Sunday, October 25, 2015

America's affordable global city and Big 7 metros, Dallas envy, pensions, and more

Apologies for not being able to get a post out last week, which means even more items have stacked up for this week. Traveling next week as well, so there may not be a post then.

First, a random thought I had recently on a distinctive positioning for Houston: America's affordable global city (as opposed to NYC, LA, SF).  We have a global diversity not found in other affordable big metros like DFW and Atlanta, including significant populations from Asia, Africa, Latin America, and even Europe (welcome to the global energy industry).  I think our closest competitor under that distinction would be Chicago, although they are a bit more expensive and are facing an extremely serious financial situation.  America's affordable global sunbelt city?  America's affordable global non-bankrupt city? ;-)  Curious to hear your thoughts in the comments.
"If urban American governance has long been a cesspool for machine politics, then Houston, with its light regulation and pro-growth mentality, has been perceived as the exception. But it turns out that for at least one issue, Clutch City mirrors the rest. A recent report by the Laura and John Arnold Foundation, a local research-oriented philanthropy, found that Houston suffers from a growing public employee pension crisis that could soon make it just another debt-saddled U.S. city. 
The real culprit is that the retirement benefits themselves are too large, and the path to reform elusive. The under-funding problem for pensions began during the mayoralty of Lee Brown, right after changes were made in 2001 to increase pensions for public employees, in some cases doubling them for top officials.  The system has since run deficits, including over $50 million last year. And this system is hard to reform because it is protected by state statue, making it legally difficult to alter benefits. So what Houston residents and officials must do instead is either cut basic services, raise taxes, or both.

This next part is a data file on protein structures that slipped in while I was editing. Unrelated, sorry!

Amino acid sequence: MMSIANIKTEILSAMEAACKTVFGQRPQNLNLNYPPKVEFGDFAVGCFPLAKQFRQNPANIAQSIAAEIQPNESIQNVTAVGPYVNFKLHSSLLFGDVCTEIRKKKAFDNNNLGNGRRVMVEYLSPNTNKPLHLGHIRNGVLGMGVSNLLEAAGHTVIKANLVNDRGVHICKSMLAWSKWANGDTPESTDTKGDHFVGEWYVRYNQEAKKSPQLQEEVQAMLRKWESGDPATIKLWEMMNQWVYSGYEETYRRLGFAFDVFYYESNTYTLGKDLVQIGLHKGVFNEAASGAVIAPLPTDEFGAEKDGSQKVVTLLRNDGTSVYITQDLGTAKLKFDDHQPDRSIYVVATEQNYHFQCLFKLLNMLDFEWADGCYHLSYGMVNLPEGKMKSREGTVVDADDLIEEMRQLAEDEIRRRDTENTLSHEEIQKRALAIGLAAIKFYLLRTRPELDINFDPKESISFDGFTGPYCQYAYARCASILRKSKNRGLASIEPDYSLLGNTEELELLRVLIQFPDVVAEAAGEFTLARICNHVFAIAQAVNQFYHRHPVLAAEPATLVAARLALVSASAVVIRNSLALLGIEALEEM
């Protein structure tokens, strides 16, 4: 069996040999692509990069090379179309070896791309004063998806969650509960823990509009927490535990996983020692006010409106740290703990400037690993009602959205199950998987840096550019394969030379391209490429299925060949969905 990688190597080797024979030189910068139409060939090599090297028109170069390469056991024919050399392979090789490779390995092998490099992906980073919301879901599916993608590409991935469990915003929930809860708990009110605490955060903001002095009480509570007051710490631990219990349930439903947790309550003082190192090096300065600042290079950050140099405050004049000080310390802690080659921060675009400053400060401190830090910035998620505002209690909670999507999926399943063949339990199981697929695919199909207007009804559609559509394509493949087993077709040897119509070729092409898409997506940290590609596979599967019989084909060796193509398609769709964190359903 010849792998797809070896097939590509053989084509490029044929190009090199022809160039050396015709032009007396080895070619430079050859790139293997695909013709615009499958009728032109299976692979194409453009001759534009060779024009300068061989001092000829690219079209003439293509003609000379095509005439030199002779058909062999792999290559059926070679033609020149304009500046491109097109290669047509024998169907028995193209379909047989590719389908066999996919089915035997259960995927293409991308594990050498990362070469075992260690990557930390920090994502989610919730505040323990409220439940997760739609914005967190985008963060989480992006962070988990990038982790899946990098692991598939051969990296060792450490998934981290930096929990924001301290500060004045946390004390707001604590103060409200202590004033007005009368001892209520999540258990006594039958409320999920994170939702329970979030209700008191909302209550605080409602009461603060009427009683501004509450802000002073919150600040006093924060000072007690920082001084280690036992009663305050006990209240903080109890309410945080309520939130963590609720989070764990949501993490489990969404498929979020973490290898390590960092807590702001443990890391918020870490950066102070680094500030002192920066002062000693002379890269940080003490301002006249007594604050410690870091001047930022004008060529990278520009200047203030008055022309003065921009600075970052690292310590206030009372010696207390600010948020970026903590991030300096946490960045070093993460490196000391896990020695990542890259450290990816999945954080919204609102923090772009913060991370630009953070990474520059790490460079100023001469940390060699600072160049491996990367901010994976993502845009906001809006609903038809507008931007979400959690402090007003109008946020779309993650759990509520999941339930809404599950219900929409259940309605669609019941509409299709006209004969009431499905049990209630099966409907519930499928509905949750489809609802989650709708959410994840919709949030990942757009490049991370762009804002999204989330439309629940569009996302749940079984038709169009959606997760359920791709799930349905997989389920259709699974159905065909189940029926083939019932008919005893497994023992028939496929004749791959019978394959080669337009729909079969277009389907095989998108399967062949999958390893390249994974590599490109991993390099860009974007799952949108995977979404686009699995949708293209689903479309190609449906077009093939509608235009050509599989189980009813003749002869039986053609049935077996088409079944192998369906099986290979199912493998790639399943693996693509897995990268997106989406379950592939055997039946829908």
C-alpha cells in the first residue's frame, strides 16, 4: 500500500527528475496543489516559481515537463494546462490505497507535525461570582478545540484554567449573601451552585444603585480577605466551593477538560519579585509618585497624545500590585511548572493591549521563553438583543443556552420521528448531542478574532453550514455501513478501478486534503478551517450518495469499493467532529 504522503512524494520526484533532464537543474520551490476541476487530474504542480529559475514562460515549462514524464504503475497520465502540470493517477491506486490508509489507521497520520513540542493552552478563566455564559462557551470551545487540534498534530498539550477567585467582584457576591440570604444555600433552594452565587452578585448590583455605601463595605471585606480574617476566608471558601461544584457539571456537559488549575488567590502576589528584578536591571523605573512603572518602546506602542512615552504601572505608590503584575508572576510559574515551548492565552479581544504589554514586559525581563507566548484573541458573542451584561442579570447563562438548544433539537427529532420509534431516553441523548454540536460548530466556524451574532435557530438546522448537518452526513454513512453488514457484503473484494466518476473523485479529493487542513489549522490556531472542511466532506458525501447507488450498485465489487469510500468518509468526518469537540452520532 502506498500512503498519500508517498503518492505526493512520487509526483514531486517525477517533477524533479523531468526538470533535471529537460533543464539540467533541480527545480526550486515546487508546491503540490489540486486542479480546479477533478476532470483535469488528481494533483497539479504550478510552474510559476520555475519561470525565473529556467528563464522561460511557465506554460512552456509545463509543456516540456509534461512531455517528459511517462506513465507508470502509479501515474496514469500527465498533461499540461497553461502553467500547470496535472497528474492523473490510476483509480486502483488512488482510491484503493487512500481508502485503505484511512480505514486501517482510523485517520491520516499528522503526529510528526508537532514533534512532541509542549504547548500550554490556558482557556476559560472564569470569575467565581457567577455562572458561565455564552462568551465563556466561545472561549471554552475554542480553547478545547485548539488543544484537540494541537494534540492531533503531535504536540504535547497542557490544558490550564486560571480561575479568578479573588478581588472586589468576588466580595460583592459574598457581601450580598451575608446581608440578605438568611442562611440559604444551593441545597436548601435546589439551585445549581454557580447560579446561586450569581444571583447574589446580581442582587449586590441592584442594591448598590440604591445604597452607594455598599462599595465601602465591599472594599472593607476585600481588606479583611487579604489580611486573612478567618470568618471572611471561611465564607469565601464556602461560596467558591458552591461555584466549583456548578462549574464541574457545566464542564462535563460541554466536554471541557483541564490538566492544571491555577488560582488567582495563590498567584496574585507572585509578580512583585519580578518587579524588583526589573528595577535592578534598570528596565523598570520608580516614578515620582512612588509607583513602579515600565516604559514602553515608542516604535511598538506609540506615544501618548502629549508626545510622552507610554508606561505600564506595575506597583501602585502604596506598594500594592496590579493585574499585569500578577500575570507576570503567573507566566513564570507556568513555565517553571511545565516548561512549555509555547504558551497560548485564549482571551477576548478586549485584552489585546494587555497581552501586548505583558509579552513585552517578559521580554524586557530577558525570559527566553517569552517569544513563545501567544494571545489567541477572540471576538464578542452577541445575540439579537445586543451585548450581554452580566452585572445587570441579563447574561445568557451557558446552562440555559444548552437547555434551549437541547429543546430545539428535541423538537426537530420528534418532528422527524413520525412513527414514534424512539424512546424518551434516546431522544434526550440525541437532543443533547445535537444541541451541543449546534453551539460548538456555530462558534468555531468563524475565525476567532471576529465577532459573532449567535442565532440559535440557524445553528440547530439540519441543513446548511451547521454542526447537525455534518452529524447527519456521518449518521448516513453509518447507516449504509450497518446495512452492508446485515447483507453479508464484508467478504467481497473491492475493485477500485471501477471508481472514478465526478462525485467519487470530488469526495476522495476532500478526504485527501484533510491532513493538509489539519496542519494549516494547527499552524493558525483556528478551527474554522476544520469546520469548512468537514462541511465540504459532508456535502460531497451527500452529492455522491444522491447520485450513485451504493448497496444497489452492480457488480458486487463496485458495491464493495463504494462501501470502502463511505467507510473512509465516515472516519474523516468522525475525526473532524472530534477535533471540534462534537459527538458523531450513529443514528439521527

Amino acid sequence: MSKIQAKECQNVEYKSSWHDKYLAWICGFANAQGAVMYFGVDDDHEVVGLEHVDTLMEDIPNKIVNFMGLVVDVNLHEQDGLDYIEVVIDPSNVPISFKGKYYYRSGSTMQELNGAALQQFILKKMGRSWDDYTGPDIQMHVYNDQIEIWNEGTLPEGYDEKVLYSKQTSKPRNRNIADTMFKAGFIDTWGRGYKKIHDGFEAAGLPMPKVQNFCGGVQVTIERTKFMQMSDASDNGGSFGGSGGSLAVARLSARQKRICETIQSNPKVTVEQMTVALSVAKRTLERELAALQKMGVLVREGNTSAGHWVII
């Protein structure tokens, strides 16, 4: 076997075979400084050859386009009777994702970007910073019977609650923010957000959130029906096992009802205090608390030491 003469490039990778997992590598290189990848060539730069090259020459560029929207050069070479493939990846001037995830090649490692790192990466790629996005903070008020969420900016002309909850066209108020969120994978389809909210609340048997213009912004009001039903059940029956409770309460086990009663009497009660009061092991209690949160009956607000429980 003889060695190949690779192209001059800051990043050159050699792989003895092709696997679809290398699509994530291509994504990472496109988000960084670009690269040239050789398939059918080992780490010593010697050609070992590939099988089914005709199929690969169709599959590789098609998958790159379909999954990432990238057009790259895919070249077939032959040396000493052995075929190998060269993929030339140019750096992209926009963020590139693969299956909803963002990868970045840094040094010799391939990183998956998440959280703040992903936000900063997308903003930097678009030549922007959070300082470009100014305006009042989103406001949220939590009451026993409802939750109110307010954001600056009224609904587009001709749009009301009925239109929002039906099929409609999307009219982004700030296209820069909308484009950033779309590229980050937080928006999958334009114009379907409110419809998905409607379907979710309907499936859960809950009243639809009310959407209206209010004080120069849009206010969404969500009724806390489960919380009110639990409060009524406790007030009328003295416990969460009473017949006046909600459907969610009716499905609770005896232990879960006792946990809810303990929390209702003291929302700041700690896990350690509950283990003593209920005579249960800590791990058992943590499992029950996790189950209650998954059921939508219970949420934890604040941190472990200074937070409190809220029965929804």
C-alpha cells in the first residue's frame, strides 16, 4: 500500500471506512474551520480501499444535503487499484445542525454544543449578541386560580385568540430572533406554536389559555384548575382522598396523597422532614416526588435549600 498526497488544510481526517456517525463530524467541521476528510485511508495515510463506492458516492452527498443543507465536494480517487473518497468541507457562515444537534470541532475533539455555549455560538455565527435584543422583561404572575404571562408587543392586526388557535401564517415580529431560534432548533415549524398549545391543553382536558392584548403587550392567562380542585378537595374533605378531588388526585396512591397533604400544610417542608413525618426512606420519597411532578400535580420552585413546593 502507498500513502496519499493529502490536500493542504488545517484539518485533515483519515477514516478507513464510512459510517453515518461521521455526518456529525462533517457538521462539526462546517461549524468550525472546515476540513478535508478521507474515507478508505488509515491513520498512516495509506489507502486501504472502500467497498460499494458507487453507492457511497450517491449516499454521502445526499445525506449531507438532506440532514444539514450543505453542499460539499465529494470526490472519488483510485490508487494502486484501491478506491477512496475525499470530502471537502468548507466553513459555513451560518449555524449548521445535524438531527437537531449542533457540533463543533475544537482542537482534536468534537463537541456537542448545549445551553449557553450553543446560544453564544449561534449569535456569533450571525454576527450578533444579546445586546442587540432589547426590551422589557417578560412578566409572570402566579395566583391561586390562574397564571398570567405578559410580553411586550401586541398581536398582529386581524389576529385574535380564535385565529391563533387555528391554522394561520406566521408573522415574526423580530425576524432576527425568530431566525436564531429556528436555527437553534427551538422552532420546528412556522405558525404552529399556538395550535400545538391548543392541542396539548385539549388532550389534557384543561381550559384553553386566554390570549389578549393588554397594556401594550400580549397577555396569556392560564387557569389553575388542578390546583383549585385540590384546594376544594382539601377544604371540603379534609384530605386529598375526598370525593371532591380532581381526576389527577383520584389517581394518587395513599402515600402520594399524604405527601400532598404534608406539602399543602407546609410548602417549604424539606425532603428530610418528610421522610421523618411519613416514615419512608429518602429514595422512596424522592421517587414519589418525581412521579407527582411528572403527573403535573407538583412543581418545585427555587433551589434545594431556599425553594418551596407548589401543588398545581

Of course, the other option is for Houston to do neither, and just continue underfunding its pension system. But this strategy doesn’t seem to work out in the long run. Unfunded retirement liabilities were the main cause of default and bankruptcy in Stockton, Detroit and Puerto Rico; and have led to massive debts in other cities–$40 billion in Los Angeles, $46 billion in New York City, and nearly $60 billion in Chicago. 
The Arnold Foundation report noted that Houston’s current position is similar to Chicago’s in 2003, when the Windy City’s annual required retirement system contribution equaled one-fifth of its general tax revenue. When tax receipts dropped because of the recession, the unfunded retirement crisis worsened, and now Chicago has suffered from multiple downgrades, with the Illinois governor even seeking a legal route to bankruptcy. Houston’s debts are still mild compared to these other long-mismanaged cities, but hopefully they are addressed–aka cut–before they, too, create a fiscal emergency."
Time to get serious folks, and I'm glad to see the GHP, Chronicle, and several of the mayoral candidates (especially Bill King) really focused on solving this issue before it gets unsolvable.
Finally, the GHP recently released their October Houston Economy at a Glance, which contained a pretty interesting table of metro GDP rankings on page 8.  If you combine San Francisco and San Jose (the greater SF Bay area/Silicon Valley), you'll notice that there's a big GDP gap in the rankings after #7 (almost a $100 billion - a very clear first vs. second tier).  The Big 7 U.S. Metros (of roughly a half-trillion GDP or higher) are then NYC, LA, SF+SJ, Chicago, Houston, DFW, and DC, in that order.  These are America's tier one metros.  Fun fact: United Airlines hubs in 6 of those 7, DFW being the exception.

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Sunday, October 11, 2015

Texaplex rivalries, Sun Belt rail-fail, recycling overdone, Mayor Parker's legacy, and more

This week's items:
"Cities get ranked in numerous ways — by income, hipness, tech-savviness and livability — but there may be nothing more revealing about the shifting fortunes of our largest metropolitan areas than patterns of domestic migration. 
Bright lights and culture may attract some, but people generally move to places with greater economic opportunity and a reasonable cost of living, particularly affordable housing."